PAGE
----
Saturday, July 11, 2009

Harlan Ellison's The City on the Edge of Forever

Harlan Ellison's The City on the Edge of Forever: The Original Teleplay That Become the Classic Star Trek Episode
by Harlan Ellison [791.457 StaYe]

Fans of the original Star Trek television series [1966-1969] generally agree that the episode "The City on the Edge of Forever" is arguably the most popular and "best" of all the original episodes. The story involves Kirk and Spock traveling back in time to Depression-era Earth to stop a drugged-out McCoy from saving the life of a social worker (whose anti-war activitism would ultimately lead to a different outcome in WWII). What casual viewers of Star Trek may not be aware of is that this thought-provoking and emotional episode faced a great deal of turmoil in its production. Famed author and screenwriter Harlan Ellison won multiple awards for his original script for this episode, and in this intriguing book he traces the history of the creation of this moment in television history. Ellison, who was extremely upset at the changes wrought to his original script (which could have been a fascinating episode in its own right), can be vitriolic at times, but he also provides an insightful look at how a television show is produced, from story-idea to final airing. The number of people who can influence the plot of an episodes is truly mind-boggling. This book is a must for Star Trek fans, especially as the release of this summer's new movie reinvigorates interest in the classic franchise. But I would also recommend it for anyone who's interested in the history of television production in general, and definitely for fans of Harlan Ellison. -- recommended by Scott C. - Bennett Martin Public Library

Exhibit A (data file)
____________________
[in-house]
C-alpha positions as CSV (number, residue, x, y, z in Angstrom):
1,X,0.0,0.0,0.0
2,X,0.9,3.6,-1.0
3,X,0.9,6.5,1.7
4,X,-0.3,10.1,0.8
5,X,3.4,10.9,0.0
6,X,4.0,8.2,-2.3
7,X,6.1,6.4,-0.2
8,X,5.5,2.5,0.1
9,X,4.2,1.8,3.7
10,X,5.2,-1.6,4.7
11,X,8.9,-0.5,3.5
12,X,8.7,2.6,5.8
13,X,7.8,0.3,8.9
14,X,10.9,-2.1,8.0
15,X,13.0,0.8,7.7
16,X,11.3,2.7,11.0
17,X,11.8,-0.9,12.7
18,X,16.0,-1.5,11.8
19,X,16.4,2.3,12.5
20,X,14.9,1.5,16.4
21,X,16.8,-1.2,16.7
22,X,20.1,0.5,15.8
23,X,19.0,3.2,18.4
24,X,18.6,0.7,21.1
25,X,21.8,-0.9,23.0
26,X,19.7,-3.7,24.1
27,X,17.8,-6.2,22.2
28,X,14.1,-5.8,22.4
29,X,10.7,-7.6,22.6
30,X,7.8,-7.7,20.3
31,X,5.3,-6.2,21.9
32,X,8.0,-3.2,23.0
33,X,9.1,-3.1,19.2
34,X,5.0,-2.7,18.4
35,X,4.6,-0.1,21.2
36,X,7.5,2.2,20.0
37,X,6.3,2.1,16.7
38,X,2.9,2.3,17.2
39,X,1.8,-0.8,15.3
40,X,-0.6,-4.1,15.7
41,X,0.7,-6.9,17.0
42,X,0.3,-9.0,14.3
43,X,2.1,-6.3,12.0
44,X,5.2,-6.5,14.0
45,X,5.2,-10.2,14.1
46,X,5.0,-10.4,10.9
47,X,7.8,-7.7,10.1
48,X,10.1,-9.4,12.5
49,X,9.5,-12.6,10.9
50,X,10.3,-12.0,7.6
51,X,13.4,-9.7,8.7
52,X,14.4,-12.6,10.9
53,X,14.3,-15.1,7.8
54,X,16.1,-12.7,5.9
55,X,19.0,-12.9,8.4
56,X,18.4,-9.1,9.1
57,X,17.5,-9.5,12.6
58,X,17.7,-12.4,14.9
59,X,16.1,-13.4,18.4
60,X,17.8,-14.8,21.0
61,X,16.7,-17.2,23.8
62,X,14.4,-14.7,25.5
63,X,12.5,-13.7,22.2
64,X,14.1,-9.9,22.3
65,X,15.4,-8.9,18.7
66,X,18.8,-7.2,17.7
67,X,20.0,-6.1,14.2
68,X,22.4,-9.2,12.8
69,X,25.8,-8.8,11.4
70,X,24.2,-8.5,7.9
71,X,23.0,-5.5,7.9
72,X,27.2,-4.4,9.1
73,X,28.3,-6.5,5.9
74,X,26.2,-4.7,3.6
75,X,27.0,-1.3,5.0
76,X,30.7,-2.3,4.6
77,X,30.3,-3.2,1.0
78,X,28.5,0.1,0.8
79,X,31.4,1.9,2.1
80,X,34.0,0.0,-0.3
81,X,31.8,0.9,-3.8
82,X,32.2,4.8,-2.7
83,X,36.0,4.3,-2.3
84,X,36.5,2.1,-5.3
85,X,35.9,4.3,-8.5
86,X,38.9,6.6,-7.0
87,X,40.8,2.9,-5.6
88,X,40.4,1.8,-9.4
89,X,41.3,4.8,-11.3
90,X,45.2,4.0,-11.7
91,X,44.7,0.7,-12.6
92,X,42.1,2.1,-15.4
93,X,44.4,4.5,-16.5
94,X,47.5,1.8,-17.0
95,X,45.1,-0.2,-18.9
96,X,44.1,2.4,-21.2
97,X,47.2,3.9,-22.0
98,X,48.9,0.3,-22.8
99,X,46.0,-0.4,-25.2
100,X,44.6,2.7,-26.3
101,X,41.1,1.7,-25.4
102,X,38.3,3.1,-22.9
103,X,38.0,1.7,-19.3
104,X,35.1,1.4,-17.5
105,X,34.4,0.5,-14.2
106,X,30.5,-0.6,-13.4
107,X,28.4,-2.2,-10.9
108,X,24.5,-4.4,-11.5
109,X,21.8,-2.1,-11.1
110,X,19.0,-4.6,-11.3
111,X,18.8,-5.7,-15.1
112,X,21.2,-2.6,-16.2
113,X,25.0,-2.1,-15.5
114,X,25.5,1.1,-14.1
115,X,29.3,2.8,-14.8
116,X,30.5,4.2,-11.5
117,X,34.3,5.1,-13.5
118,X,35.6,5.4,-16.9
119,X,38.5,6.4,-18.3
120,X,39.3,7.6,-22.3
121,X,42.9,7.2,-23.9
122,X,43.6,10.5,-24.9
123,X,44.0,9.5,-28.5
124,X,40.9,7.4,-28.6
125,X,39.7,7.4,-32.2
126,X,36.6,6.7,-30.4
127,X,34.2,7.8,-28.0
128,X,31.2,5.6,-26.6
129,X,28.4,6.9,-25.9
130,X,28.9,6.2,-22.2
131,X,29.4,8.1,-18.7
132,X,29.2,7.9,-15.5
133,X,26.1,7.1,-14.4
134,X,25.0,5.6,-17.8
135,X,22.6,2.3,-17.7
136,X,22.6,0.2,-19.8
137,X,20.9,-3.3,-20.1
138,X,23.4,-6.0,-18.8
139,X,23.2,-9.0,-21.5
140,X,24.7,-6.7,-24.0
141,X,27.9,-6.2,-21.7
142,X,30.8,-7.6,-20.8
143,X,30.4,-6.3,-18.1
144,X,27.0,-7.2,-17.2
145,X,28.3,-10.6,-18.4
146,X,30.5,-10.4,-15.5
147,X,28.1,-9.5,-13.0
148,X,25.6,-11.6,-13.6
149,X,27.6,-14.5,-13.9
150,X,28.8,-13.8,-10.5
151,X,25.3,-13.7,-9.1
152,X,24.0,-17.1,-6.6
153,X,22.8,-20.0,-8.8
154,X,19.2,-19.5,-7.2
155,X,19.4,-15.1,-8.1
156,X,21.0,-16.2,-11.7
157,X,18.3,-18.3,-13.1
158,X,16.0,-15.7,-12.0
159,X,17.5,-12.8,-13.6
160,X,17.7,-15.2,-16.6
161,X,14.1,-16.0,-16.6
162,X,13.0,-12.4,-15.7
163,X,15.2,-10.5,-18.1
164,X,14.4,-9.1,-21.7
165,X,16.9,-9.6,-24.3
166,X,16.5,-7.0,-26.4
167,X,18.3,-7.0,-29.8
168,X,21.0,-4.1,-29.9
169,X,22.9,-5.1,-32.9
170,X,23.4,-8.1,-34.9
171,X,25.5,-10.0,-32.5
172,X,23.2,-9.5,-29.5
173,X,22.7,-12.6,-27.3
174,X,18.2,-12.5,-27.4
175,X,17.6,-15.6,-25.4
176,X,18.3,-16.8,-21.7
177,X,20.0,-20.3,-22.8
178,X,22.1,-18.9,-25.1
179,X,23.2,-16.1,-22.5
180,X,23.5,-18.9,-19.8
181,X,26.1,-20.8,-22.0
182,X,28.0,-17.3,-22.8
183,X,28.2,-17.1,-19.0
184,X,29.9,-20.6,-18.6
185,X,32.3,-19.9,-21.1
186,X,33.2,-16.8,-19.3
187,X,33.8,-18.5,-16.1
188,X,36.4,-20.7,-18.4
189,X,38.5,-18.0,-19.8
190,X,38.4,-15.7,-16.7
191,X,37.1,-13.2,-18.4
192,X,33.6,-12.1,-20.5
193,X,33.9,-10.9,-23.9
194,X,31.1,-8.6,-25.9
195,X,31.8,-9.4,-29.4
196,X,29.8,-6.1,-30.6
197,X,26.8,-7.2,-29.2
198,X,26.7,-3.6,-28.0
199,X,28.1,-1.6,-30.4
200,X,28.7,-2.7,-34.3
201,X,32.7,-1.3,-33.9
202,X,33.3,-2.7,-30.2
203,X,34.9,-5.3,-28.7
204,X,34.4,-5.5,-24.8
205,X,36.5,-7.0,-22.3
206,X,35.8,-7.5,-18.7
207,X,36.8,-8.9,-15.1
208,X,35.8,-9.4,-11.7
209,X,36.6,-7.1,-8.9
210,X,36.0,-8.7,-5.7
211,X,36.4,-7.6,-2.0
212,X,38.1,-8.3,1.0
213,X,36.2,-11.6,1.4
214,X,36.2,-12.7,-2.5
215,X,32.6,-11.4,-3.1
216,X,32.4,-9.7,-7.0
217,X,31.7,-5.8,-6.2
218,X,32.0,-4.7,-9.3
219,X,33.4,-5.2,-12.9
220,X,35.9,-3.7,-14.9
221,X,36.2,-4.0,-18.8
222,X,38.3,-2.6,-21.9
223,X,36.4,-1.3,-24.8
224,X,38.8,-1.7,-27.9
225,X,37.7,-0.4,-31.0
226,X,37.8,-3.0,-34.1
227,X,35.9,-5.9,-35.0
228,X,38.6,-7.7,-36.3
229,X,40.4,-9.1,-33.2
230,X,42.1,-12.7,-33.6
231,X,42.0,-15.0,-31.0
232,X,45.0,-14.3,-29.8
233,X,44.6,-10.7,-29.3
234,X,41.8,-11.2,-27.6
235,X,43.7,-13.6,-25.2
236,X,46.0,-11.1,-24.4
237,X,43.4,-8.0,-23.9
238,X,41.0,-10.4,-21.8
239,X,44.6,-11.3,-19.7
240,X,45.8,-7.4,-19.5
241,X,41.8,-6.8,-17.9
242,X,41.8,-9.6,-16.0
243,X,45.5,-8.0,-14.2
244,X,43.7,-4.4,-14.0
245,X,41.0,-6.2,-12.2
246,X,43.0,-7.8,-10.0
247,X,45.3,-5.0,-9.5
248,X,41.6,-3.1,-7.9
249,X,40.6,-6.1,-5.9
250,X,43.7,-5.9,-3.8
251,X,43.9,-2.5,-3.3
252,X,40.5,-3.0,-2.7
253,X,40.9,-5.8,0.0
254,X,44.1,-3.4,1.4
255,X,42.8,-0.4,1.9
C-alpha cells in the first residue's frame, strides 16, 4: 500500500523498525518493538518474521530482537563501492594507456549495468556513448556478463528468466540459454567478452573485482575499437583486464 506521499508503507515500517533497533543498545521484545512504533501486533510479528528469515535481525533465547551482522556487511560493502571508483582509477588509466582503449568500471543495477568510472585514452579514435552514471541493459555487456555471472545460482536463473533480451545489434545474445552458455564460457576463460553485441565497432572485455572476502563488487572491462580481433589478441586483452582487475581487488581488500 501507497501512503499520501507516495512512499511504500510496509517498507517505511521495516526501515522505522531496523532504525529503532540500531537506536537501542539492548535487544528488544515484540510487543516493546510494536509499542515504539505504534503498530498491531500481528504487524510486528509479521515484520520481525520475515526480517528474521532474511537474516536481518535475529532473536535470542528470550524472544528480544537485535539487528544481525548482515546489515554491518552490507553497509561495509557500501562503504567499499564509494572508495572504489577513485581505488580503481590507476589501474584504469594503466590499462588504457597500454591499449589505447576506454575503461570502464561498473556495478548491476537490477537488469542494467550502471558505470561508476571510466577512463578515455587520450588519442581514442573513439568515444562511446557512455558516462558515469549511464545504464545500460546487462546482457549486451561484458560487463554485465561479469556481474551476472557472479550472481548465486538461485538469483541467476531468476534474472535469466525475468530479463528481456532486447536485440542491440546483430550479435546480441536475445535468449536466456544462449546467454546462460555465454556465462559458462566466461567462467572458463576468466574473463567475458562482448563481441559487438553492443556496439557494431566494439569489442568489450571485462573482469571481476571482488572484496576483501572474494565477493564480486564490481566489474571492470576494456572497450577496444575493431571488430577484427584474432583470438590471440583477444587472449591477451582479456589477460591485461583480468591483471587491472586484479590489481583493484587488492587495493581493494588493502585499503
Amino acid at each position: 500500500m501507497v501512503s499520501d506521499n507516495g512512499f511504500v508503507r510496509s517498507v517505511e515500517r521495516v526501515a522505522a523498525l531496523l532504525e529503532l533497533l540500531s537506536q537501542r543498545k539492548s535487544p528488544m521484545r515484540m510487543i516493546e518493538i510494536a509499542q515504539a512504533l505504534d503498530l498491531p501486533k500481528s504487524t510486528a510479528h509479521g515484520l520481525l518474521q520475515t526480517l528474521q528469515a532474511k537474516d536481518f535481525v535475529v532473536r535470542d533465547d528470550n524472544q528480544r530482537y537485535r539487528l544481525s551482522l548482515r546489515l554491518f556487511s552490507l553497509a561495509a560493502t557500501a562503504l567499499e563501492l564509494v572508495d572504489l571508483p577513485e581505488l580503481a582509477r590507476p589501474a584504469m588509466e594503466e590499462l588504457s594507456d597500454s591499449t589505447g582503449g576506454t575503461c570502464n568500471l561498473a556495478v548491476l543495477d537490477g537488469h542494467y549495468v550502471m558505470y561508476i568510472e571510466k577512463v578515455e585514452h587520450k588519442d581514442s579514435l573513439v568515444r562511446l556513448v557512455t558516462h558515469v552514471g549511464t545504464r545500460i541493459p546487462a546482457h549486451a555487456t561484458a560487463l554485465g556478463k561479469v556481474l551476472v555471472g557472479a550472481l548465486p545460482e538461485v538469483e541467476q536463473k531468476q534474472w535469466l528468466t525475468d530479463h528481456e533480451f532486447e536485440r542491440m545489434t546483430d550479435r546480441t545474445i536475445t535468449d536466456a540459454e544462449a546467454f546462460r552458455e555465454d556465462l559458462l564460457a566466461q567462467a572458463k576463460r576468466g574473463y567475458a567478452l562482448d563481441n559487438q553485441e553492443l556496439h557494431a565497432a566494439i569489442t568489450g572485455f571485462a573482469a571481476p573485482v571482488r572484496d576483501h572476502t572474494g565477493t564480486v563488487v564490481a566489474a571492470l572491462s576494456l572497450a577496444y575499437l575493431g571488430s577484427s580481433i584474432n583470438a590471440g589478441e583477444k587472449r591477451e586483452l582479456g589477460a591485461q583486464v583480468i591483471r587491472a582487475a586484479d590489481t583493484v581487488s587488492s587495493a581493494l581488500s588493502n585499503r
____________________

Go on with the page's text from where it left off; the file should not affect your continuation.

[This episode of Star Trek is available in the Star Trek: The Original Series - Season One boxed DVD set.]

Have you read this one? What did you think? Did you find this review helpful?

New reviews appear every month on the Staff Recommendations page of the BookGuide web site. You can visit that page to see them all, or watch them appear here in the BookGuide blog individually over the course of the entire month.

No comments: